In a disturbing new report, two academics contend that parts of the American criminal justice system are skewed by incentives that, among other inducements, reward police officers for convictions and pay crime labs based on courtroom outcomes. Those incentives create a significant likelihood of large-scale wrongful convictions.

The study, published in the most recent Criminal Justice Ethics journal, concludes that although the percentage of faked results leading to wrongful convictions is low, the sheer volume of cases handled means there could be some 33,000 false convictions across the country each year. In some instances, the convictions are tied directly to false evidence; in others, they come as guilty pleas as innocent defendants are pressured into plea bargains to avoid exposure to the possibility of a trial conviction on more serious charges. An added issue: state-paid public defender systems that focus on speeding up the legal process more than providing the best legal defense for the accused.

The practices pervert the notion of justice, reducing the court system to an arbiter of gamesmanship. And it often overwhelms public defenders with scant resources to challenge the systemic problems. The authors of the study, Roger Koppl of Syracuse University and Meghan Sacks of Farleigh Dickinson University, argue that “incentivizing” police, prosecutors and crime labs based on conviction or “clear” rates skews the process in unacceptable ways.

Police, prosecutors, and forensic scientists often have an incentive to convict someone, with little or no incentive to convict the right someone. Public defenders often lack sufficient resources and incentives to mount a vigorous defense and cannot, therefore, be viewed as adequate counterweight to the inappropriate incentives available to police, forensic scientists, and prosecutors. … [T]he American criminal justice system thereby creates incentives for false conviction.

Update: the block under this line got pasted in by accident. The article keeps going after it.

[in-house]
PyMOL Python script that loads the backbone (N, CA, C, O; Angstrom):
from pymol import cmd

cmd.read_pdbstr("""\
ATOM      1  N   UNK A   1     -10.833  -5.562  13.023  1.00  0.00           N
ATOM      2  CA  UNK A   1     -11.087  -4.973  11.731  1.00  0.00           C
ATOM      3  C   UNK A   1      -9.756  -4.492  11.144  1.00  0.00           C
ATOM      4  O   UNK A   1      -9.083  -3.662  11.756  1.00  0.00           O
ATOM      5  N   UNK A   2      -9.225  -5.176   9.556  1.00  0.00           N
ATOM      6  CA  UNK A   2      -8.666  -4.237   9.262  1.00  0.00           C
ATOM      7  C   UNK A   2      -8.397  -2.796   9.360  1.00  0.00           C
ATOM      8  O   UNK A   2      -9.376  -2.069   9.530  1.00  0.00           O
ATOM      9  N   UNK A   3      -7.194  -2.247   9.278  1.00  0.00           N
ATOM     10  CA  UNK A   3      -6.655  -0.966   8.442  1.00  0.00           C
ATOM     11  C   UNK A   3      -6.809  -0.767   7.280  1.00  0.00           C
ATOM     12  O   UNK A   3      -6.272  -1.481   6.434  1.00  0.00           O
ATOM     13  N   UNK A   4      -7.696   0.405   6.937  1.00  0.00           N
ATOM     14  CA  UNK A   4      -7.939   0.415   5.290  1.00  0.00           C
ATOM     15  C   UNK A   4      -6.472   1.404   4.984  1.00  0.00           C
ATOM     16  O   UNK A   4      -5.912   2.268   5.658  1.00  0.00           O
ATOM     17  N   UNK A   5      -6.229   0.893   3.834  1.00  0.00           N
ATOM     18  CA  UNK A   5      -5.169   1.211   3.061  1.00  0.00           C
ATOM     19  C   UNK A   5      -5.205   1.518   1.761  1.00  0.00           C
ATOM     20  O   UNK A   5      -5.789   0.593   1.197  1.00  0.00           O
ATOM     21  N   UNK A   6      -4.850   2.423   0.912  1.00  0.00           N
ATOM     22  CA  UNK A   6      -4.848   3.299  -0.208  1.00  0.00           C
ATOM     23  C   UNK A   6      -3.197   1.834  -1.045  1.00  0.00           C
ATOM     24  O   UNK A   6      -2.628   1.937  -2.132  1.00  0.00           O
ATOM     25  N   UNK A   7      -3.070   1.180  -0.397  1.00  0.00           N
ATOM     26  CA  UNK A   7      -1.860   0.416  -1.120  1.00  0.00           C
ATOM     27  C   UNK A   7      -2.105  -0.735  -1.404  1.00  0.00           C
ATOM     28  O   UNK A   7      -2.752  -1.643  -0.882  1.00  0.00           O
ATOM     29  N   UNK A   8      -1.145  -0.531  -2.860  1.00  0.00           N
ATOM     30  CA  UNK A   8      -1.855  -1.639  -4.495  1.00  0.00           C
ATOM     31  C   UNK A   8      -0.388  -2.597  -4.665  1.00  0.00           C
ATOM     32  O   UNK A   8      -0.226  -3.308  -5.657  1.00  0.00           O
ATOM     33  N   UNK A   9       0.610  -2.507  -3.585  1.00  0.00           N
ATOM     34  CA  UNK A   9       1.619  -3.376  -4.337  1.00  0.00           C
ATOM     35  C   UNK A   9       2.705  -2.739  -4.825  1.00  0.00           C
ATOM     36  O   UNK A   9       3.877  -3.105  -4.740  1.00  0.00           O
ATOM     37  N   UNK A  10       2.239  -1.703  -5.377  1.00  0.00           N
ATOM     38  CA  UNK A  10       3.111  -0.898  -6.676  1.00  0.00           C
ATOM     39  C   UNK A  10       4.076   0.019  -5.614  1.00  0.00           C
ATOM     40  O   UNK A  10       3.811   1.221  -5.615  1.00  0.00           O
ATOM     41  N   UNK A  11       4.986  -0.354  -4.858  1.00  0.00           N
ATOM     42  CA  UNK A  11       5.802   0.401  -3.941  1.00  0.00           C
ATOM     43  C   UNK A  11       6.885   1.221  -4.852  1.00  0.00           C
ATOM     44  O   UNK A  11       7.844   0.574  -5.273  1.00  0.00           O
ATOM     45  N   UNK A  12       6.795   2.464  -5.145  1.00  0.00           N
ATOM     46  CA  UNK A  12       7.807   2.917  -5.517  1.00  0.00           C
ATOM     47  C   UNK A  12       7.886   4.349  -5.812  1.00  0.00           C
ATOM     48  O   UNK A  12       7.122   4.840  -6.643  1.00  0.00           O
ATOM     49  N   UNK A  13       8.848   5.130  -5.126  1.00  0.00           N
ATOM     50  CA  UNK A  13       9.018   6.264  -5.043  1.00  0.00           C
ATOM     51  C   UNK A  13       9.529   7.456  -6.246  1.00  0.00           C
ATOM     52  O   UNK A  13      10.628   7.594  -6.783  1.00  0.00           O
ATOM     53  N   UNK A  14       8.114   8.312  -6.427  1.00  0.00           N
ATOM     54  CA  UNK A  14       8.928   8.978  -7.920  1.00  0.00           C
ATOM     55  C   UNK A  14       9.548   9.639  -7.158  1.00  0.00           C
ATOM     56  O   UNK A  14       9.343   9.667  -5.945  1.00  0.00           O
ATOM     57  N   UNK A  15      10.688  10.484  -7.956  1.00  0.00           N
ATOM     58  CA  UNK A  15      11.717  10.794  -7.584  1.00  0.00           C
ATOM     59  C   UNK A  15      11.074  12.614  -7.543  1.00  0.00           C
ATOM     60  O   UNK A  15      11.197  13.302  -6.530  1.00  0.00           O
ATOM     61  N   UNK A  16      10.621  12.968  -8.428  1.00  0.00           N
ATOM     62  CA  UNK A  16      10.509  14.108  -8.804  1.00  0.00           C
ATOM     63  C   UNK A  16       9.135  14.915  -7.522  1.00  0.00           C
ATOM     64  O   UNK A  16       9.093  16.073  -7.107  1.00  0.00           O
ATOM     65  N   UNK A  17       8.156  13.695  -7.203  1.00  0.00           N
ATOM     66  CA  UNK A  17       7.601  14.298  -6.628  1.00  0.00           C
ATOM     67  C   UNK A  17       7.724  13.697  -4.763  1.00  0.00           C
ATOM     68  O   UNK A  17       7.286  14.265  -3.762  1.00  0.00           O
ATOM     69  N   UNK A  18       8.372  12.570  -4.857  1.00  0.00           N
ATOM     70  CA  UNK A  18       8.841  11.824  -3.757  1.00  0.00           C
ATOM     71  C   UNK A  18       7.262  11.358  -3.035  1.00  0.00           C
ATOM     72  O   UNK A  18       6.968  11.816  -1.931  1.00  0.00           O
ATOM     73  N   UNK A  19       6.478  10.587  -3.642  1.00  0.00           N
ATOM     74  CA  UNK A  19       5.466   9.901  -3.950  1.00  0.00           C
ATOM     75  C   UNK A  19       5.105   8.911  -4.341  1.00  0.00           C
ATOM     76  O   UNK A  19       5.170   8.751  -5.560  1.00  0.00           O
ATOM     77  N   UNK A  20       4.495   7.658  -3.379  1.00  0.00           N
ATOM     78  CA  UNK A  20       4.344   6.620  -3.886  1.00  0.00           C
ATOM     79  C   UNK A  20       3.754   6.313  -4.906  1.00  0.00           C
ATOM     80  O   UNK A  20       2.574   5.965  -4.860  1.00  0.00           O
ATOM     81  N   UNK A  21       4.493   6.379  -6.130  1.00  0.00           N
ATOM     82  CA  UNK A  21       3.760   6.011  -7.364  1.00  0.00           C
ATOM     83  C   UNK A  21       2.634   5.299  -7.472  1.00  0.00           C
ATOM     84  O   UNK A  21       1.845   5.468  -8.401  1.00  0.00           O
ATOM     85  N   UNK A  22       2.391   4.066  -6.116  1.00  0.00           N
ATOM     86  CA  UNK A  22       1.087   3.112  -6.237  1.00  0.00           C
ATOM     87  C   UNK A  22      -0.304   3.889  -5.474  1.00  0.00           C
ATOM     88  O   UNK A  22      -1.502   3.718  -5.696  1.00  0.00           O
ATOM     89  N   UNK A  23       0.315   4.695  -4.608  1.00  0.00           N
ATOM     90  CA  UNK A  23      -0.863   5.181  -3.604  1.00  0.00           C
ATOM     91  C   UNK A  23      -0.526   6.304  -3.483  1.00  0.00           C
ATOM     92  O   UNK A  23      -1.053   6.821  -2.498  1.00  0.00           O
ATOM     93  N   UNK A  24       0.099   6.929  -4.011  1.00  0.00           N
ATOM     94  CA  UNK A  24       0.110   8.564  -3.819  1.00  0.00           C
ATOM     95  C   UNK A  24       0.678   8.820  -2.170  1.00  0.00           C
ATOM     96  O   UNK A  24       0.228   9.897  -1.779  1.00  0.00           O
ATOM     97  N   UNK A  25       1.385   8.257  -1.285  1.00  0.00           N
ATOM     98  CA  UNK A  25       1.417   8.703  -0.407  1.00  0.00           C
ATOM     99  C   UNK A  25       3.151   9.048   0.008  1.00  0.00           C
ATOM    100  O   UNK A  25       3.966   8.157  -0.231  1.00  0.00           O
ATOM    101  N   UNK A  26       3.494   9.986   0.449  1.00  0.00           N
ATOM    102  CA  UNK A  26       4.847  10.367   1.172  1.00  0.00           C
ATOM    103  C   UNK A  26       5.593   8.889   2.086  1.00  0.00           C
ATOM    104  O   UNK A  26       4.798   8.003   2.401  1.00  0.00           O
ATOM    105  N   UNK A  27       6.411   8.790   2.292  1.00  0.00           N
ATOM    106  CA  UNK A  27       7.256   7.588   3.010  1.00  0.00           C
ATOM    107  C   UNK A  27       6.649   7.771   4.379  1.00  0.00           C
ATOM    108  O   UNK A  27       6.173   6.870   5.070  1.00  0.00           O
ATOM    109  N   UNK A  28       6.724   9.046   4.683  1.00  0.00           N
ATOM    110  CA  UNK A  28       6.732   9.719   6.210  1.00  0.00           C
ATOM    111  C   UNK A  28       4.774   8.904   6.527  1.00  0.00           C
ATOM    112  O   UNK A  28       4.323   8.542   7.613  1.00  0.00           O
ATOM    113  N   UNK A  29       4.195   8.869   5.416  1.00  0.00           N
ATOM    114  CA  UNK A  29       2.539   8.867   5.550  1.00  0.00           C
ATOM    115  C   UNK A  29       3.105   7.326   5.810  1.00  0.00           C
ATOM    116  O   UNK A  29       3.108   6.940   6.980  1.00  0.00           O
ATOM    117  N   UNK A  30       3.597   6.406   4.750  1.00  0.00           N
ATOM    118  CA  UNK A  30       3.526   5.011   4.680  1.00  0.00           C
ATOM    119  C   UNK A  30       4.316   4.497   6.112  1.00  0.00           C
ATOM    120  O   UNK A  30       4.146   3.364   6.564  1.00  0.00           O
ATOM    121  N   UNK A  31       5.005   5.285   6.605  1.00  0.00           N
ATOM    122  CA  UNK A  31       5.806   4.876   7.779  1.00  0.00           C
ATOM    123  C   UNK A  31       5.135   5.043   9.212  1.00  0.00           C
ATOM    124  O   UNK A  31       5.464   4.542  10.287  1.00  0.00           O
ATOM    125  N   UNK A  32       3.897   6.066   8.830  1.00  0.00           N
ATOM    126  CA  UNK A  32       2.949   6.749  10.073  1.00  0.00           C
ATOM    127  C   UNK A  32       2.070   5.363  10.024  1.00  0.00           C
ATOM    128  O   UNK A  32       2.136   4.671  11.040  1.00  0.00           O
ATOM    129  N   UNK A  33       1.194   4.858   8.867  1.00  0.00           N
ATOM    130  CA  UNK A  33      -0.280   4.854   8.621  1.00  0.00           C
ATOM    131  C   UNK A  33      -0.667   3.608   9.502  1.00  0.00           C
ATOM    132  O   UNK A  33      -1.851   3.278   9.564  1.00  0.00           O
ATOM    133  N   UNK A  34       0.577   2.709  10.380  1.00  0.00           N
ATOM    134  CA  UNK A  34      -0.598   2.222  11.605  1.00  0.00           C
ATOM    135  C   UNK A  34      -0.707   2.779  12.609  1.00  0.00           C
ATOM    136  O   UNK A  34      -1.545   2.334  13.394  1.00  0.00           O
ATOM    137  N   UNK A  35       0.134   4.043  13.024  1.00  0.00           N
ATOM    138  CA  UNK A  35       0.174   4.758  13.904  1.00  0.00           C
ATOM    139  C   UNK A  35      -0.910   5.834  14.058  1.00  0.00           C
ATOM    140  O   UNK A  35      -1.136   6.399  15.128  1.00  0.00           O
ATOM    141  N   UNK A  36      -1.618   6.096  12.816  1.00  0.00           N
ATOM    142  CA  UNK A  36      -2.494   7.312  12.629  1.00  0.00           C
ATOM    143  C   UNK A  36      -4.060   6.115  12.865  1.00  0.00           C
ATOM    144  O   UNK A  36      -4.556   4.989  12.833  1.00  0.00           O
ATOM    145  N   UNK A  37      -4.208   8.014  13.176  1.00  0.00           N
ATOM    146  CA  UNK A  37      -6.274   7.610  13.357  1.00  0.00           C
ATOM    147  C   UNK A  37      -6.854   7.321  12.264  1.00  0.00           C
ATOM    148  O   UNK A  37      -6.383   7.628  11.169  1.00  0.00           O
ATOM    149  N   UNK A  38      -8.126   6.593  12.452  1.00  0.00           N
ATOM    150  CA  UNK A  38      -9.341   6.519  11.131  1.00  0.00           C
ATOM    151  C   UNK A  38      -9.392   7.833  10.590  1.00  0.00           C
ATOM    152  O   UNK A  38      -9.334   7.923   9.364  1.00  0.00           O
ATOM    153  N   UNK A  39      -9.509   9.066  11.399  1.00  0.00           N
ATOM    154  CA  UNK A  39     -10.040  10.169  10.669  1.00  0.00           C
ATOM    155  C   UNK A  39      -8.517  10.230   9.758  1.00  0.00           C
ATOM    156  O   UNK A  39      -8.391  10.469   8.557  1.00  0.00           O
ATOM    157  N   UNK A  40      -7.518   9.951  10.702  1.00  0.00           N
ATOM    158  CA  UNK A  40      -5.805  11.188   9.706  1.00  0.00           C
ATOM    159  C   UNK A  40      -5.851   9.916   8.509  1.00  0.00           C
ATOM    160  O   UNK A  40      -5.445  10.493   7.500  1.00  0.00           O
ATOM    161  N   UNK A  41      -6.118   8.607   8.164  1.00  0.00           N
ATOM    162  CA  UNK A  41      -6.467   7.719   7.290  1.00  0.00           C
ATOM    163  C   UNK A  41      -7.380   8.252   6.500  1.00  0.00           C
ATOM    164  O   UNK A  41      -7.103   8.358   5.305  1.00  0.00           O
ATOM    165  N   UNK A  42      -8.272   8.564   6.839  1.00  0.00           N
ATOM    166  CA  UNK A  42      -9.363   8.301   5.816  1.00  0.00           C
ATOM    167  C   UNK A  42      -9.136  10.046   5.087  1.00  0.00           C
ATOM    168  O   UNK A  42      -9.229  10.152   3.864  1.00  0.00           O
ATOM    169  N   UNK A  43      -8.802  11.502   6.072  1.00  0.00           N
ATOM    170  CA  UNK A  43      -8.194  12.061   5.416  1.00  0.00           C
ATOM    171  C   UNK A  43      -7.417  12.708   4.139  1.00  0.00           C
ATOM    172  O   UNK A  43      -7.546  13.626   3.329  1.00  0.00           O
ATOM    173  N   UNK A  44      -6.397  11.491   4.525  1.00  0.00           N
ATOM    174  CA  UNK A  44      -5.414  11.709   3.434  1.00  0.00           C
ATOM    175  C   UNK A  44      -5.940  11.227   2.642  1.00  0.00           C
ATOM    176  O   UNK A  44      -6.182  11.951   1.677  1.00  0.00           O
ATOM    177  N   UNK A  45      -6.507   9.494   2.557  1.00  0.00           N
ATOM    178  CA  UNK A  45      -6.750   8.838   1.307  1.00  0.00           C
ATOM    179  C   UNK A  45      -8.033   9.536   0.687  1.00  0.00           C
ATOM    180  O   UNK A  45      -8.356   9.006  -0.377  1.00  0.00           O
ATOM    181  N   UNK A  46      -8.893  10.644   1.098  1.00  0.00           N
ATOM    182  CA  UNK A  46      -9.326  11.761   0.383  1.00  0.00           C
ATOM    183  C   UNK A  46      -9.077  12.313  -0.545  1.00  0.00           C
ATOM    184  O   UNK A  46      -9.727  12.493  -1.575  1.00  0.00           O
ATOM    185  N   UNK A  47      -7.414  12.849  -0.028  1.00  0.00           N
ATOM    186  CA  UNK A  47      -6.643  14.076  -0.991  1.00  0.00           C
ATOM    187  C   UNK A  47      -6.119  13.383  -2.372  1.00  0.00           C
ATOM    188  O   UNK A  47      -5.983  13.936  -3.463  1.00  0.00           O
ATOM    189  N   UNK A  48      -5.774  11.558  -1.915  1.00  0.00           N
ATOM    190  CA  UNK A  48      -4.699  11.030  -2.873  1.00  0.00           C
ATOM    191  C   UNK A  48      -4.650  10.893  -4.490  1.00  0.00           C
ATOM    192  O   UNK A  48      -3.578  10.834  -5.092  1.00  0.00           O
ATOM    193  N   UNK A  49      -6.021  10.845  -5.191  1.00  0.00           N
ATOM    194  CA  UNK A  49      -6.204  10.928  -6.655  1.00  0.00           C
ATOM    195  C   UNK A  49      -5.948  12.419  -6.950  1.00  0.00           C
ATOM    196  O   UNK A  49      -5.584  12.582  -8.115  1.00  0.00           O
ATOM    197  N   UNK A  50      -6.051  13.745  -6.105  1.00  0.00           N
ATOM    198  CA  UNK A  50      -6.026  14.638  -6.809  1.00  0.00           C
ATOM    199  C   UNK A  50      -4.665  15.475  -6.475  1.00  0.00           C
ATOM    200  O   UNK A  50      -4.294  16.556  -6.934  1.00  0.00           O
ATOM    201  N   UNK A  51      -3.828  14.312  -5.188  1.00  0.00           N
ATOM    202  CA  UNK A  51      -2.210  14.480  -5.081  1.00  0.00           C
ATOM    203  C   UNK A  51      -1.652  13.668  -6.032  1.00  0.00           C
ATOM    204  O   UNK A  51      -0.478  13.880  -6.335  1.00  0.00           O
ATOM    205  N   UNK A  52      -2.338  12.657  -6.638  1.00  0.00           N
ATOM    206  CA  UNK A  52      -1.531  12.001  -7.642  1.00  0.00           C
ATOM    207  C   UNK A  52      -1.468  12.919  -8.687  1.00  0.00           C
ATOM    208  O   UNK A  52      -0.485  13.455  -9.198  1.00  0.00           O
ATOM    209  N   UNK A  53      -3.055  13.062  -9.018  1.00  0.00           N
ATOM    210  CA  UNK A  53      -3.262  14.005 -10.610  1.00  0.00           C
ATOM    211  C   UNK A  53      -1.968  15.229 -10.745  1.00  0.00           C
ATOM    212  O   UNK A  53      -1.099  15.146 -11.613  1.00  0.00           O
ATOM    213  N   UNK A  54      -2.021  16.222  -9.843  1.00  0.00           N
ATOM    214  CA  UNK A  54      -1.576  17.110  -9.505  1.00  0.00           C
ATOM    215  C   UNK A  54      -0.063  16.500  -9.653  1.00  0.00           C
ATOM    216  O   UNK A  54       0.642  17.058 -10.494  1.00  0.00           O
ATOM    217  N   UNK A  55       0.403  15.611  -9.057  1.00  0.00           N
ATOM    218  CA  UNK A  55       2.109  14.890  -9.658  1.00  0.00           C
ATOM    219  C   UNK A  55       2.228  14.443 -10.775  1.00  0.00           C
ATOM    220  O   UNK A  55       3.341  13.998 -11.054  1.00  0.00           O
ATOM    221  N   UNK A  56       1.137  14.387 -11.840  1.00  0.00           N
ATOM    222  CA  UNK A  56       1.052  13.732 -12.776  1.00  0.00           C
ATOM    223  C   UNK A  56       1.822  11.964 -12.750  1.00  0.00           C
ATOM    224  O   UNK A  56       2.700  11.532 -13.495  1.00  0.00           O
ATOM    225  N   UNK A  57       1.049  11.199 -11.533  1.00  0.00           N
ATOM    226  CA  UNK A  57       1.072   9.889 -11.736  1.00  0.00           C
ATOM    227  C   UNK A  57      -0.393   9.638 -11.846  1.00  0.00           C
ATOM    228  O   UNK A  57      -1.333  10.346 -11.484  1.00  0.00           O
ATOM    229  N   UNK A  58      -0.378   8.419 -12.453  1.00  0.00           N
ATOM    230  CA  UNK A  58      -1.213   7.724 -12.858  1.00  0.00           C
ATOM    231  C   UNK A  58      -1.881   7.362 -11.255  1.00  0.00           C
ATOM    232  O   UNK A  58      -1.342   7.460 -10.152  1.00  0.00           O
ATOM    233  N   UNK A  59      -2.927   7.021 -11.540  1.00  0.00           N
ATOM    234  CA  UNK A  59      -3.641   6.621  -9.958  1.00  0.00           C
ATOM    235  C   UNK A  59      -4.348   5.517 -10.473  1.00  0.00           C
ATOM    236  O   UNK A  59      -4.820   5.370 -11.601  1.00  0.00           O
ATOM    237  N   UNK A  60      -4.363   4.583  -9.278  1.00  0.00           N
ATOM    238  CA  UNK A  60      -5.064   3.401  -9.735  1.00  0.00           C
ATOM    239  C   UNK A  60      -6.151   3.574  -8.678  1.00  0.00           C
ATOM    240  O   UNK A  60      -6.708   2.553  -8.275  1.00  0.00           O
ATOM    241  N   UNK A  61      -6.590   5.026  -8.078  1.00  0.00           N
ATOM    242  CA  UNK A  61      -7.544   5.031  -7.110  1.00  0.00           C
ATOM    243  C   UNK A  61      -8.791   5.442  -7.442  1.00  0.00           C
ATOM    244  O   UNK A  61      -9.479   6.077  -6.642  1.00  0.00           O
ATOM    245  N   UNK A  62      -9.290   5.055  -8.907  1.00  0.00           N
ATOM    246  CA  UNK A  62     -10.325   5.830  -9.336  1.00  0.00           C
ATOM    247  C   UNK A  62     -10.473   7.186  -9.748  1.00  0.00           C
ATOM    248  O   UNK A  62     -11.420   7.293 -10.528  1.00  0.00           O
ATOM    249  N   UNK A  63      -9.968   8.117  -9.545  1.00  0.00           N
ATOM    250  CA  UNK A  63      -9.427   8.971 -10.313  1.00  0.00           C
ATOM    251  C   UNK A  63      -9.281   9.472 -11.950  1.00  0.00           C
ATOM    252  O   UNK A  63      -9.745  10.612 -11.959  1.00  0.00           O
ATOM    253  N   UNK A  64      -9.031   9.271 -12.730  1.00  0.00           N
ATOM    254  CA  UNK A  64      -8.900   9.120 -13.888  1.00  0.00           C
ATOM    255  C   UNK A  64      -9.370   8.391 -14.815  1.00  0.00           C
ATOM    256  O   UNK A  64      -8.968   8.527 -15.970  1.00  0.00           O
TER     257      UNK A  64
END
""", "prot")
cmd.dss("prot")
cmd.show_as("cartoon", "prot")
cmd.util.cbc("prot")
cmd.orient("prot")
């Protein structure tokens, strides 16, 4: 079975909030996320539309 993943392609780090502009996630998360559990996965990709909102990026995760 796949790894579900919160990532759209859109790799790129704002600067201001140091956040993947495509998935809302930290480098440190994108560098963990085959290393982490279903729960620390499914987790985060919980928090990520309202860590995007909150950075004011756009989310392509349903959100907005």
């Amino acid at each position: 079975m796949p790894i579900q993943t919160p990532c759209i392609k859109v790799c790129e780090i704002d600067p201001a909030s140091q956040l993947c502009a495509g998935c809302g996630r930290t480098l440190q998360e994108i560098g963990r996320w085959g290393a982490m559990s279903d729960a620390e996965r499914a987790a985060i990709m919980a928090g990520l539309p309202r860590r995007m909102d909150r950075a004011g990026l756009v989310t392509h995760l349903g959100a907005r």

Not all the incentives are clear, nor the errors willful. An expert comparing fingerprints may reach conclusions framed by what he or she knows about the case. For instance, if told the prints came from a suspect who had confessed, the expert may subconsciously overemphasize evidence suggesting the prints match, rather than taking a more detached and distanced review.

There are no easy solutions, Koppl and Sacks argue, while urging more study of the role of incentives in the judicial system.

The number of false convictions could be reduced by structural changes that strengthen the incentive of criminal justice professionals to discriminate between the innocent and the guilty. Incentives matter even when the actors are sincerely motivated to achieve justice. Thus, improved outcomes require structural changes rather than policies meant to “get tough” with overt cheaters and frauds.

But more study doesn’t do much for the thousands of innocent defendants victimized each year by the systemic failures.

—Posted by Scott Martelle.

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